A few weeks ago my eldest daughter turned fourteen, and we celebrated by taking a ferry to the peninsula (if you picture Washington state as a mitten, I explained to my younger girls, we traveled from the index finger to the thumb), where we spent the day exploring a fabulous, still-very-Victorian-looking town on the water. The water that day was choppy, so much so that the captain cautioned us over the intercom to find a seat and stay there. “If you rode a motorcycle on board, we advise that you remain with it,” he said, at which point my husband caught my eye and raised his eyebrows.
Living where we do, the two of us have ridden many ferries to one of the San Juan islands or another. But never had we ridden waves like these. As we pulled out from the dock we could feel the ferry shuddering as it hit them and then, as it turned alongside the waves, sliding sideways down into the trough of one wave before climbing the peak of the next. I’d brought our lunch up to the deck with us, but as we watched the waters pitch and roll outside the window, I said, “Maybe we’ll save lunch until we’re on land, okay?”
The farther from land we travelled, the paler a few of us got, as though they were questioning every decision they’d ever made that may have brought us to that point. The rest of us pressed our faces to the glass and exclaimed over that burst of spray or that nearly-sideways sailboat, there, off to the left. “It’s so cool,” our fourteen-year-old said, while I decided to go check on the dog in the van, mostly as an excuse to stagger around the cabin watching the other passengers’ reactions and just, you know, taking it all in.
“Are you sure?” my husband asked. “I could go.”
“I’m sure,” I said. “I kind of want to.”
Trying to walk was more than comical: I listed from one wall to the other, zigzagging against my will even as my brain thought it was telling my feet to tread a straight line. I made it to the stairs, then down them—clinging to the railing the whole way—only to realize that I’d chosen the wrong flight of stairs and landed right in the bow of the ferry, in front of all the cars, where only a bright orange chain hung between those on the deck and the open, frothing water. The waves slapped the deck in a burst of spray. Two ferry employees stood there, so well-balanced and secure-looking, making small talk as the waves crashed around them. It was a wonderful and terrible moment, as beautiful a thing as I’d seen in a long time, even as the sight of that turbulent, gray-green water made my stomach drop. I stood there for a while, just watching.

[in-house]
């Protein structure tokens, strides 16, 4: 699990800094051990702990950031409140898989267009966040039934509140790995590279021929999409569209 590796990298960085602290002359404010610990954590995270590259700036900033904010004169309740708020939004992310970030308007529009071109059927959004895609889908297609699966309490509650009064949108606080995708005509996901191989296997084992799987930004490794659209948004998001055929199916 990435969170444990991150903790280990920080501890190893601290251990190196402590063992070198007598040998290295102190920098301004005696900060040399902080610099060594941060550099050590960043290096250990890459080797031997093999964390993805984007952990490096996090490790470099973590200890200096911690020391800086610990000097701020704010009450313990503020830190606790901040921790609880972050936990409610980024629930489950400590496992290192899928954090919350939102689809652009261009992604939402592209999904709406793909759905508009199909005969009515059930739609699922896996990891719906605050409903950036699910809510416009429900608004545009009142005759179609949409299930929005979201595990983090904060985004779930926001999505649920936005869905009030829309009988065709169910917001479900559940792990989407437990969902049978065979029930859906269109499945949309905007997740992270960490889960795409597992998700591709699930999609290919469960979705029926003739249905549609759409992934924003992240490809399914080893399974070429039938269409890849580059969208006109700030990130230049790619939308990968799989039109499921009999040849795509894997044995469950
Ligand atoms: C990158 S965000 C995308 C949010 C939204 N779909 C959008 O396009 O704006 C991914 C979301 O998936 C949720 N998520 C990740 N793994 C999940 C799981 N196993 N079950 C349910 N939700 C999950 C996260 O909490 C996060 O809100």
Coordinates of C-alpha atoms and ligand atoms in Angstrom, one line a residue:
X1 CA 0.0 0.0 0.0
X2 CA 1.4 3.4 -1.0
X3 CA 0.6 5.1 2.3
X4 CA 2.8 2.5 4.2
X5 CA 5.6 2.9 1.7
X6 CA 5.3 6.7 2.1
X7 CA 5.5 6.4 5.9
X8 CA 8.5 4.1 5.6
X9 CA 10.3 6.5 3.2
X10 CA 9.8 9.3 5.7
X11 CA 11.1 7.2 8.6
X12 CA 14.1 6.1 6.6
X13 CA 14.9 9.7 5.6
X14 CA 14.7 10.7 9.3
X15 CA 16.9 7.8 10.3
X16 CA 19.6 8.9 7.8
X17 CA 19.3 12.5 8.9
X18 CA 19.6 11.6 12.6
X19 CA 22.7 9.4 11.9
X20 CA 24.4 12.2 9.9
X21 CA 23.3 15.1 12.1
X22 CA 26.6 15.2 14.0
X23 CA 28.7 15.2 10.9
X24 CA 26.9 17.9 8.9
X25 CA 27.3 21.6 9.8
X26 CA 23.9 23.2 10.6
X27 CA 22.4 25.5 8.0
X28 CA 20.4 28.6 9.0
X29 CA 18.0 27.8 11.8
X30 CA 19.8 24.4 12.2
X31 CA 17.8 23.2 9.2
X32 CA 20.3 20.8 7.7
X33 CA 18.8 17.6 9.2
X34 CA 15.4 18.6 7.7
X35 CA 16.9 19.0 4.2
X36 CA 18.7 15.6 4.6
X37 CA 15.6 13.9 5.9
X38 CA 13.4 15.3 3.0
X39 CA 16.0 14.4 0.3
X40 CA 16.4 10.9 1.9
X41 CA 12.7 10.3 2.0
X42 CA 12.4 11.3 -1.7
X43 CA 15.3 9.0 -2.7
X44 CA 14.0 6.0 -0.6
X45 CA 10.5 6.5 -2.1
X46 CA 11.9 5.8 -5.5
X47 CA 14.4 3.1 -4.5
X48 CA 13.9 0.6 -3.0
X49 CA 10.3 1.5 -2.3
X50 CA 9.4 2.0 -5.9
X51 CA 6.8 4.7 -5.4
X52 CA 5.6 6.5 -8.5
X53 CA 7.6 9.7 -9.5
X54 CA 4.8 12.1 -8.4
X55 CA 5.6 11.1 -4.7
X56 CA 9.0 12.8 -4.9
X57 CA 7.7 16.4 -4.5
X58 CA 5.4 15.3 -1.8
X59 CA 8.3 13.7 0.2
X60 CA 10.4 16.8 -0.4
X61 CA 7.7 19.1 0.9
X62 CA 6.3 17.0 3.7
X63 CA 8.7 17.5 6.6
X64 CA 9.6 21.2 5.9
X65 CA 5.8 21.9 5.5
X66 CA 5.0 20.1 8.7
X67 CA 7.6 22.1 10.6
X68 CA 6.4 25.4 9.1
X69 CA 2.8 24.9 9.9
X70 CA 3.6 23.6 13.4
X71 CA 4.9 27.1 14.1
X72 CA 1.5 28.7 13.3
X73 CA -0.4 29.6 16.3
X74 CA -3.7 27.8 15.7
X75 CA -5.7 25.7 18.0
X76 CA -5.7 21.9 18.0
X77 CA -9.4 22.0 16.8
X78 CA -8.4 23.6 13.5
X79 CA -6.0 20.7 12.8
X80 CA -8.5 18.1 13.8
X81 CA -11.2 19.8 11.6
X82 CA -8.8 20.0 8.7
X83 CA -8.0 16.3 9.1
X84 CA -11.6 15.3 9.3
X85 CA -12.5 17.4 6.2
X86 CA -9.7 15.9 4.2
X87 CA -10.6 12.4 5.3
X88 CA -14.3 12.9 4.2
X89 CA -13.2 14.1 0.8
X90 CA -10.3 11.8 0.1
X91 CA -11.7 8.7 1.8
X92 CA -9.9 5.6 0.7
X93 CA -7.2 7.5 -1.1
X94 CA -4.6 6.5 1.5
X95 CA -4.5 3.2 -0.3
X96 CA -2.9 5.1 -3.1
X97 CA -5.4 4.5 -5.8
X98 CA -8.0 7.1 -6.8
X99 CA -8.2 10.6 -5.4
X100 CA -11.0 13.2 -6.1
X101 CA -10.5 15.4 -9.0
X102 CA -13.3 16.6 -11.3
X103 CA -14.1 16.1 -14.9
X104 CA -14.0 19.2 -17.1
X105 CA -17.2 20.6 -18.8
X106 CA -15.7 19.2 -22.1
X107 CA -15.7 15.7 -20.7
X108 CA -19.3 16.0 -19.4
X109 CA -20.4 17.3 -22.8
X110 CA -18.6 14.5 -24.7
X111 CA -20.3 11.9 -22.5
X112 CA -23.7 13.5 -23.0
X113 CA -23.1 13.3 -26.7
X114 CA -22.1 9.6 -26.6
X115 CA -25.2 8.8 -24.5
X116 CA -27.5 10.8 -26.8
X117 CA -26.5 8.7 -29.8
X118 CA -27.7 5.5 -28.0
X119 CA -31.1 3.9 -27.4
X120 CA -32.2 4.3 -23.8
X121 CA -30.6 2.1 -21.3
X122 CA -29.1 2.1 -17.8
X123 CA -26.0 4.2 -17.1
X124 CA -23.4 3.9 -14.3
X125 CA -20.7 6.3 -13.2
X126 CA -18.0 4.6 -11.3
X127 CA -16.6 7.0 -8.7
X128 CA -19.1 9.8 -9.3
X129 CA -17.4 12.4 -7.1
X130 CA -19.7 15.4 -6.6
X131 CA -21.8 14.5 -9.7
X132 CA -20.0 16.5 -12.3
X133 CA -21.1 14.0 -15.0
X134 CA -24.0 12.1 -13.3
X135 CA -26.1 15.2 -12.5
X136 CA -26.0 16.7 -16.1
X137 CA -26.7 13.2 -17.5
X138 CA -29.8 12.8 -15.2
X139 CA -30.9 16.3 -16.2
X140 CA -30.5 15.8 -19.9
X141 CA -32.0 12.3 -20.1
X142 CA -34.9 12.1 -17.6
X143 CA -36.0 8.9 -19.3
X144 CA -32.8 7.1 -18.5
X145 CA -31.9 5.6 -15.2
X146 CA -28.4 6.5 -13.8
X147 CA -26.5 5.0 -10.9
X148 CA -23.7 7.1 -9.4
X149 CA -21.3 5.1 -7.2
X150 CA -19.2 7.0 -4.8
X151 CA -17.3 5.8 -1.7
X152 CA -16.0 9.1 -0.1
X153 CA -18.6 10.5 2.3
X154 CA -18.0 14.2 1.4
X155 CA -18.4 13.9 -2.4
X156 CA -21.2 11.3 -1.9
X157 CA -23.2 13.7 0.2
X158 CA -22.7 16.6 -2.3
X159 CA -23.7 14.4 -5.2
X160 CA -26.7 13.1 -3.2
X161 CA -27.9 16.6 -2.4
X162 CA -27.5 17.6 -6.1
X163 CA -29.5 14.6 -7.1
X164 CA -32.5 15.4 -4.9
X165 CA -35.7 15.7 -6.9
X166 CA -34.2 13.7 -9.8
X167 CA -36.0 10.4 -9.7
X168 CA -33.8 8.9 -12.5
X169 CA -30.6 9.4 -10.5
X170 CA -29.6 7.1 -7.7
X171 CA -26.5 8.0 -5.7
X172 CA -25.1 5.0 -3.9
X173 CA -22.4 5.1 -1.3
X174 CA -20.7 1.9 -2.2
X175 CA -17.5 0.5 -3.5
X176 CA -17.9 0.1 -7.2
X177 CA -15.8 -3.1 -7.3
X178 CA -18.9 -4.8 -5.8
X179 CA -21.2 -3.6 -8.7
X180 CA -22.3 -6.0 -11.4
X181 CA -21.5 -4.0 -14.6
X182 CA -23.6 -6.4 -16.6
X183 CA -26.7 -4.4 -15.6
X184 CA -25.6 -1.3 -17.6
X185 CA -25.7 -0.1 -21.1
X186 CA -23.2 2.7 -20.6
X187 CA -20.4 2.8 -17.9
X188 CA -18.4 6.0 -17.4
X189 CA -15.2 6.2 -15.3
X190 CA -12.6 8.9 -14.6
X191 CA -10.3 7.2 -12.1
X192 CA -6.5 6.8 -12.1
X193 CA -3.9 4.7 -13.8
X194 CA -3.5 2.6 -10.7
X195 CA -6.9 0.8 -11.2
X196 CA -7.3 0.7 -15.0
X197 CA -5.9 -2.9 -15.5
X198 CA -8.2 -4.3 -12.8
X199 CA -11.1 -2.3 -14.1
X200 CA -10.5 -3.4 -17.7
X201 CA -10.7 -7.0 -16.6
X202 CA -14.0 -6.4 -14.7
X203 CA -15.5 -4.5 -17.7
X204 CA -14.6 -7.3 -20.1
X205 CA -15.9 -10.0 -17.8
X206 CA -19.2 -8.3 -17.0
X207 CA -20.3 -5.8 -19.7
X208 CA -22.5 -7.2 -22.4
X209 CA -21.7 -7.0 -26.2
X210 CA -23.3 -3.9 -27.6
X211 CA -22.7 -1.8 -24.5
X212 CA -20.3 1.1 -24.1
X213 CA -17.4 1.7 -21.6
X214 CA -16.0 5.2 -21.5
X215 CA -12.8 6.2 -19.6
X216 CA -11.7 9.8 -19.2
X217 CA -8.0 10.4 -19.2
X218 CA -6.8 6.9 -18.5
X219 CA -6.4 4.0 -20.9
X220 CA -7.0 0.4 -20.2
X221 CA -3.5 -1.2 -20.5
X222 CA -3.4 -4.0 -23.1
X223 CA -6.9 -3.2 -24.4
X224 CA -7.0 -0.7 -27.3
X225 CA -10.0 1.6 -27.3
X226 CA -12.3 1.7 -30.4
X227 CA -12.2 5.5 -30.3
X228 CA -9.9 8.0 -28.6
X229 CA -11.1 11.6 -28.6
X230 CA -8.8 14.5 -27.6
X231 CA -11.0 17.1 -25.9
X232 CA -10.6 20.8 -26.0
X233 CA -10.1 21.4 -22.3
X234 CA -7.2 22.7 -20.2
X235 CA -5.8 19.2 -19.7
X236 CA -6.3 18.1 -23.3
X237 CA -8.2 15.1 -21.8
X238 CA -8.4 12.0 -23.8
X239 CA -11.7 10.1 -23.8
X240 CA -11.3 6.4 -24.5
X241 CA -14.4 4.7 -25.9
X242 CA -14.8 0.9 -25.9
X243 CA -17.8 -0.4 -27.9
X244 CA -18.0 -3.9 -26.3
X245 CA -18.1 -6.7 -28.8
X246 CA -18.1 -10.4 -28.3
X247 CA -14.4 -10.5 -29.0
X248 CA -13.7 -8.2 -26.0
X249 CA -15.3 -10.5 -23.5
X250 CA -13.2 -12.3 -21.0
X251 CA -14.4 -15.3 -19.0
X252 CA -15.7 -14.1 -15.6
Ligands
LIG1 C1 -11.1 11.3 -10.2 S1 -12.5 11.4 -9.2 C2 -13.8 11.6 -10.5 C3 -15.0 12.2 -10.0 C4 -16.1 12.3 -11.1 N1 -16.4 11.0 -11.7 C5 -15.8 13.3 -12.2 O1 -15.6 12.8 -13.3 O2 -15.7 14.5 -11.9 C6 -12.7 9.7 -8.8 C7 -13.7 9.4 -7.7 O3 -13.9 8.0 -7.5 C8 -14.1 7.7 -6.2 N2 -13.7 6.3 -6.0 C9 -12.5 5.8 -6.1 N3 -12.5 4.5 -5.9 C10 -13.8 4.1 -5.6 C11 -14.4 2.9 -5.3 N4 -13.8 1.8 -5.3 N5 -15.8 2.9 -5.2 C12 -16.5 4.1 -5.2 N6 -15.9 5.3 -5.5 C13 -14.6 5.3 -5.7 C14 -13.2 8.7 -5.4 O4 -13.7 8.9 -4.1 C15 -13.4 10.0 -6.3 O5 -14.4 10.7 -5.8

Later, on land, near the end of our day, we found a bookstore, and in it I found this book, Tiny, Perfect Things. That moment on the ferry wasn’t tiny, exactly, but it was perfect, and it’s the sort of thing noticing tiny, perfect things prepares one to appreciate, I think. But let me explain:
Tiny, Perfect Things is one of those quiet, lovely picture books about something as ordinary as a walk, shared by a grandfather and granddaughter. As they walk, the child collects little moments of beauty: a fallen leaf, a spider’s web, a snail. “The world is full of wonders, no matter where we go,” she tells her mother later.
The beauty of this book is how it celebrates those small things and reminds readers that they are always underfoot or in the boughs just overhead. I read this book to my girls as we waited, in our van, to board ferry home (which was thirty minutes late due to the “windy conditions”). And then I watched as the younger two passed the book back and forth, each examining Madeline Kloepper’s illustrations, searching for tiny, perfect things not mentioned in the text. From the back seat, I heard:
“Oh! A ladybug!”
“And an anthill, look!”
Little kids often don’t need to be reminded to look for these little wonders. But as they get older, I notice, they begin to need those reminders—we adults do, too. When the ferry of life pitches and rolls, I suppose you could say, it can be a comfort to wonder at those waves and to remember that we live in the care of the One who made them. These tiny, perfect things remind us to wonder at the Maker of all things, big and small.
Tiny, Perfect Things
M.H. Clark; Madeline Kloepper (2018)